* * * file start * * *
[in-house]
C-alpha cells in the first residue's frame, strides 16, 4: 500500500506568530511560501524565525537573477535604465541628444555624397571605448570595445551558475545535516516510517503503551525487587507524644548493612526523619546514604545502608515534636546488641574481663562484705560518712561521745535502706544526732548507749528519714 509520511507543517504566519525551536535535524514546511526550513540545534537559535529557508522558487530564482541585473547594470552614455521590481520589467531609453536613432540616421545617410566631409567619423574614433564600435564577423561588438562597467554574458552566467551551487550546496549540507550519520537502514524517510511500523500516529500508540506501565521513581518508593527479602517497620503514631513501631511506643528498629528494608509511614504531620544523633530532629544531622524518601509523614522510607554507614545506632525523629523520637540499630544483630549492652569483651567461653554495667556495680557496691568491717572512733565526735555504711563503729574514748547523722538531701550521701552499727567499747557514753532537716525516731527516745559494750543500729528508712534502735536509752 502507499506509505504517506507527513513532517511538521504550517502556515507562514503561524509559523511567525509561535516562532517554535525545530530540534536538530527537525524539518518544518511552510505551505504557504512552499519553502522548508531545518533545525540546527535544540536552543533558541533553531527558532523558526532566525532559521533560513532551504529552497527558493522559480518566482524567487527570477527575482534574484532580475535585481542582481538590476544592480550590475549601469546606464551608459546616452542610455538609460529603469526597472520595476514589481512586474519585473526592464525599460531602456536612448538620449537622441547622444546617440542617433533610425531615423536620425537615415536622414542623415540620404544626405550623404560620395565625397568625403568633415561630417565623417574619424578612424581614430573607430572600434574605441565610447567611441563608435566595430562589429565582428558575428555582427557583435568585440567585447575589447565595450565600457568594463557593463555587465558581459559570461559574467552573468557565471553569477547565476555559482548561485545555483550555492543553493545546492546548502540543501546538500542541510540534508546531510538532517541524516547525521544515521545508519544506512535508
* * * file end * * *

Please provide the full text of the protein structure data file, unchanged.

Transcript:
[in-house]
C-alpha cells in the first residue's frame, strides 16, 4: 500500500506568530511560501524565525537573477535604465541628444555624397571605448570595445551558475545535516516510517503503551525487587507524644548493612526523619546514604545502608515534636546488641574481663562484705560518712561521745535502706544526732548507749528519714 509520511507543517504566519525551536535535524514546511526550513540545534537559535529557508522558487530564482541585473547594470552614455521590481520589467531609453536613432540616421545617410566631409567619423574614433564600435564577423561588438562597467554574458552566467551551487550546496549540507550519520537502514524517510511500523500516529500508540506501565521513581518508593527479602517497620503514631513501631511506643528498629528494608509511614504531620544523633530532629544531622524518601509523614522510607554507614545506632525523629523520637540499630544483630549492652569483651567461653554495667556495680557496691568491717572512733565526735555504711563503729574514748547523722538531701550521701552499727567499747557514753532537716525516731527516745559494750543500729528508712534502735536509752 502507499506509505504517506507527513513532517511538521504550517502556515507562514503561524509559523511567525509561535516562532517554535525545530530540534536538530527537525524539518518544518511552510505551505504557504512552499519553502522548508531545518533545525540546527535544540536552543533558541533553531527558532523558526532566525532559521533560513532551504529552497527558493522559480518566482524567487527570477527575482534574484532580475535585481542582481538590476544592480550590475549601469546606464551608459546616452542610455538609460529603469526597472520595476514589481512586474519585473526592464525599460531602456536612448538620449537622441547622444546617440542617433533610425531615423536620425537615415536622414542623415540620404544626405550623404560620395565625397568625403568633415561630417565623417574619424578612424581614430573607430572600434574605441565610447567611441563608435566595430562589429565582428558575428555582427557583435568585440567585447575589447565595450565600457568594463557593463555587465558581459559570461559574467552573468557565471553569477547565476555559482548561485545555483550555492543553493545546492546548502540543501546538500542541510540534508546531510538532517541524516547525521544515521545508519544506512535508